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Chapter: Modern Pharmacology with Clinical Applications: Hypothalamic and Pituitary Gland Hormones

Hypothalamic Regulatory Hormones

Five peptides isolated from the hypothalamus regulate release of one or more pituitary hormones. In addition, dopamine released from the hypothalamus inhibits pro-lactin production.



Five peptides isolated from the hypothalamus regulate release of one or more pituitary hormones. In addition, dopamine released from the hypothalamus inhibits pro-lactin production.




Somatostatin (or somatotropin release–inhibiting fac-tor [SRIF]) occurs primarily as a 14–amino acid pep-tide, although a 28–amino acid form also exists. As with the other hypothalamic peptides, it is formed by prote-olytic cleavage of a larger precursor. Somatostatin, orig-inally isolated from the hypothalamus, is also in many other locations, including the cerebral cortex, brain-stem, spinal cord, gut, urinary system, and skin. Somatostatin inhibits the secretion of many substances in addition to growth hormone (Table 59.1).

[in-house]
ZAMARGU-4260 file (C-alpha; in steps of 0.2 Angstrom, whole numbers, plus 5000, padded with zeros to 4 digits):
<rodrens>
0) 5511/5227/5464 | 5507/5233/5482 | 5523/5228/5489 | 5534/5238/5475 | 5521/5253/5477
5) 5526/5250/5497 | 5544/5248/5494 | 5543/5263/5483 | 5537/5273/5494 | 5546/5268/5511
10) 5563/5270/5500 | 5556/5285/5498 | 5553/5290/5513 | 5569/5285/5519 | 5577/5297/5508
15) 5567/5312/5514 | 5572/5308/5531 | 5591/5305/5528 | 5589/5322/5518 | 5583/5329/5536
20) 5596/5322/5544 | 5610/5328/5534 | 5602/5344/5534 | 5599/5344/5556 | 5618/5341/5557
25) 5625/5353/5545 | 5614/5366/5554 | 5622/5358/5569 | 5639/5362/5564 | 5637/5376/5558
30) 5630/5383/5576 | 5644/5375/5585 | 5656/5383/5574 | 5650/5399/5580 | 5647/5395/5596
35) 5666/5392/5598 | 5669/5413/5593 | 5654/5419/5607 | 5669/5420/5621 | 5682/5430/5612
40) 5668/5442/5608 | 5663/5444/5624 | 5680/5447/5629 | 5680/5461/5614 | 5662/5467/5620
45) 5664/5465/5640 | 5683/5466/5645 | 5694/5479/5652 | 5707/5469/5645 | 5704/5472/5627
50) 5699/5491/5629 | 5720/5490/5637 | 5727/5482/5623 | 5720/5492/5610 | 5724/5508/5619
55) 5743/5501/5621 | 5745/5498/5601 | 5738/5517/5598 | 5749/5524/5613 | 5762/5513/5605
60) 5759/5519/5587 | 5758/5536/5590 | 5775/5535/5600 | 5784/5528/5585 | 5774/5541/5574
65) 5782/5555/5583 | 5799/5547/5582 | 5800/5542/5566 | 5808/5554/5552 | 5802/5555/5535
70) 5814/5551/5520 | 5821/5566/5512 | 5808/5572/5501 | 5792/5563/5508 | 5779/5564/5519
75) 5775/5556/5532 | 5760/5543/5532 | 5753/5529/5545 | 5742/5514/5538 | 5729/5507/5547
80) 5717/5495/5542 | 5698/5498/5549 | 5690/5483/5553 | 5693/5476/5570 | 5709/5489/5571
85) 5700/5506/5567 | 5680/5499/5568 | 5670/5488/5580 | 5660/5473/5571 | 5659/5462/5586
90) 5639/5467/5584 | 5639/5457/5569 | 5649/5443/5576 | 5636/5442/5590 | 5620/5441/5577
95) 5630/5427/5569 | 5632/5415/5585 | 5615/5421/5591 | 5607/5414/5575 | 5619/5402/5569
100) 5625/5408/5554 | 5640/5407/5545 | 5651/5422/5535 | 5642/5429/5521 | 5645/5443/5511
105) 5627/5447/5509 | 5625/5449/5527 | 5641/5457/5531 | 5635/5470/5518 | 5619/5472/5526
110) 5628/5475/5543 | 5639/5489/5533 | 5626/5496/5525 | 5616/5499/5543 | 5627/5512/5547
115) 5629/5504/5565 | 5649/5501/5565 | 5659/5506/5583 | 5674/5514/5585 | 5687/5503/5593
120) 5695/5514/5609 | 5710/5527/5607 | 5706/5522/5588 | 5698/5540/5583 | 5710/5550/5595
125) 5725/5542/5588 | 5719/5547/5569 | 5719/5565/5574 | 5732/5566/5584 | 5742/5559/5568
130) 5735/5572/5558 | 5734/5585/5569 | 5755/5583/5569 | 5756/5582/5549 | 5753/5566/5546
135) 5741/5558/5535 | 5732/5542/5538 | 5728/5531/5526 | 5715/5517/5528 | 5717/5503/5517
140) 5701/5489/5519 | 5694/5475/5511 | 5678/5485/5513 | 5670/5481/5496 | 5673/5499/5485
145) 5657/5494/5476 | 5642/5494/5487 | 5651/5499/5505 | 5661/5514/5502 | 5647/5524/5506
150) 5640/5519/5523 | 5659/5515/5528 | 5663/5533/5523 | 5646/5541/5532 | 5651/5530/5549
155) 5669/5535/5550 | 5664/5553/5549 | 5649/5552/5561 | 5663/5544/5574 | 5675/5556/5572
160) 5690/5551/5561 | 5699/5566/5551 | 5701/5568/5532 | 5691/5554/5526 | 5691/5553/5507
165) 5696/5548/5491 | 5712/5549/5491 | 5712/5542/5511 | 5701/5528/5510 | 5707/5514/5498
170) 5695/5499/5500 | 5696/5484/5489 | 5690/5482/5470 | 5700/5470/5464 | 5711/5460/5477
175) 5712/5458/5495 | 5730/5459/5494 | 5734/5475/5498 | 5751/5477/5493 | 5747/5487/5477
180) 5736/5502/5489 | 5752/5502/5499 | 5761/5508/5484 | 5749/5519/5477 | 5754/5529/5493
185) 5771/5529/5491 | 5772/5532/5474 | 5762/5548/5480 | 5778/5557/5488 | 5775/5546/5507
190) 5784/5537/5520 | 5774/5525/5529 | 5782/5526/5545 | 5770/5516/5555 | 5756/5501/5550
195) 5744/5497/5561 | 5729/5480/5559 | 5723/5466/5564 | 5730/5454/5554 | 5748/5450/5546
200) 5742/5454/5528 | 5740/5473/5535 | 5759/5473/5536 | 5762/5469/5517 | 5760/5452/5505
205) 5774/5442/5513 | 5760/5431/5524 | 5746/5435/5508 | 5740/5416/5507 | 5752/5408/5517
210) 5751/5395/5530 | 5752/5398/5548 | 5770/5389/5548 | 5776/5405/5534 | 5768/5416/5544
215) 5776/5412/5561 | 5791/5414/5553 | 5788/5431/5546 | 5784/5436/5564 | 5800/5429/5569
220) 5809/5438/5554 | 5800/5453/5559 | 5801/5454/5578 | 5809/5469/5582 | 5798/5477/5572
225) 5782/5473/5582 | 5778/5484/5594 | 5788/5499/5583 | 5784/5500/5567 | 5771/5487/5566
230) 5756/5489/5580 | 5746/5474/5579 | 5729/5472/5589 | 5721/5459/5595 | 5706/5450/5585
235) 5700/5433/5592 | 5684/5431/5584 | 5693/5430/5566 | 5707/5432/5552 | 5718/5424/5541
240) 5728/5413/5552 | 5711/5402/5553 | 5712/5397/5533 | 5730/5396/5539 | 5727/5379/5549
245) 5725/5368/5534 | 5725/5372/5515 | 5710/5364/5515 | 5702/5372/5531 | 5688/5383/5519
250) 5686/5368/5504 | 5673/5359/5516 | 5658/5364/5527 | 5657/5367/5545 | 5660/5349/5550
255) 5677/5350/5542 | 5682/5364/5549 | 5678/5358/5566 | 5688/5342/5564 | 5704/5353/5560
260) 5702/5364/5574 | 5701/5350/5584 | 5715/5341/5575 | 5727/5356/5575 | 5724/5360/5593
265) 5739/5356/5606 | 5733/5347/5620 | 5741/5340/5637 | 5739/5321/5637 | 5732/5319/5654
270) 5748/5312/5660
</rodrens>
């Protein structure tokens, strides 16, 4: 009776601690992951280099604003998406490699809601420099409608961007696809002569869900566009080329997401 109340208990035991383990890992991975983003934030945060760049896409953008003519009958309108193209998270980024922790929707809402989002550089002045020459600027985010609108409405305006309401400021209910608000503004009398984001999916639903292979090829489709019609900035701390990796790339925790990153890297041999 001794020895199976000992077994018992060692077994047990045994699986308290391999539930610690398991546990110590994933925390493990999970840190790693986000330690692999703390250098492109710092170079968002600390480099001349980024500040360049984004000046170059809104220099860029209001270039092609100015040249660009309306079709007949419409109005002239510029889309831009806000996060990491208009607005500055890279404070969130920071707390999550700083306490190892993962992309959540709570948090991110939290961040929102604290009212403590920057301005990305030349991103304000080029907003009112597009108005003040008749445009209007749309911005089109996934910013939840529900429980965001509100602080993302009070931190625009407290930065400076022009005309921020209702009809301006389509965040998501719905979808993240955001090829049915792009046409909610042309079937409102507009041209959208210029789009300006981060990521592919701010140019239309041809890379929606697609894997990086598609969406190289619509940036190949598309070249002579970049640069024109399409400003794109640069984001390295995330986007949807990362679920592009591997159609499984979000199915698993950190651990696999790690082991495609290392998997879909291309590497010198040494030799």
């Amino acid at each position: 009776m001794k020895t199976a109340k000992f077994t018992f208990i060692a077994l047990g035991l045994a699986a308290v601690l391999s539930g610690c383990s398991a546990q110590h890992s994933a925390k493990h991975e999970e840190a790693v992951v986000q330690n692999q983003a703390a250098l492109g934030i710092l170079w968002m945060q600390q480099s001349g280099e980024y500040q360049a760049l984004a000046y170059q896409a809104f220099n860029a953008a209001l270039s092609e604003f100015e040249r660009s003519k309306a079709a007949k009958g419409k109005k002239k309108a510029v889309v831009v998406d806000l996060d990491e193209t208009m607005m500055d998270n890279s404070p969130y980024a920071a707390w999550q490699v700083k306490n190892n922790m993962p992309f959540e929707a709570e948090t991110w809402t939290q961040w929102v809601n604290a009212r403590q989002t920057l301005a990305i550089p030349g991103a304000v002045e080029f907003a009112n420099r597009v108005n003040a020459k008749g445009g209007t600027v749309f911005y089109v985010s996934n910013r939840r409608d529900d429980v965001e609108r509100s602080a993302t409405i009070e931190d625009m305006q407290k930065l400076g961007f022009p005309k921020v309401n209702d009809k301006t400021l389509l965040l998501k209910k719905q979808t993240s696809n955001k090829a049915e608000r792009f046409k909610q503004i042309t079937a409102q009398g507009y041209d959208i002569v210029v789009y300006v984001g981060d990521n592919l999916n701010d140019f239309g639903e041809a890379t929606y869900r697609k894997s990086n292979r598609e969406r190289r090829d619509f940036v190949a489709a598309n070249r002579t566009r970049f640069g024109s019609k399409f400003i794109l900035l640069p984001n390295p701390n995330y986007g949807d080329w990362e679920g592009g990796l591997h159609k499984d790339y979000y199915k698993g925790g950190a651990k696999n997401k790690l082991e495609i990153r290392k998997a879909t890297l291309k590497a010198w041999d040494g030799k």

Somatostatin has a very brief half-life in serum and is not useful clinically. An 8–amino acid analogue with 2 D-amino acids substituted for the naturally occurring L-amino acids is more stable, and monthly injections of a depot form of this analogue (octreotide, Sandostatin LAR) have several uses. Long-acting octreotide is used to treat acromegaly, as described earlier. It is also used to counteract unpleasant effects caused by overproduc-tion of secreted bioactive substances produced by neu-roendocrine tumors, including hyperinsulinemia from insulinomas and secretions from carcinoid tumors that cause severe diarrhea. Octreotide may also control se-vere diarrhea associated with AIDS that has not re-sponded to other treatments.


Transient side effects, gastrointestinal discomfort and decreased glucose tolerance, usually last only a few weeks after initiation of therapy. The most significant side effect associated with prolonged use of octreotide is formation of gallstones resulting from reduced bile flow.



Thyrotropin-Releasing Hormone


Thyrotropin-releasing hormone, or protirelin, consists of three amino acids. TRH (Relefact TRH) is used for tests to distinguish primary from secondary hypothy-roidism .


Gonadotropin-Releasing Hormone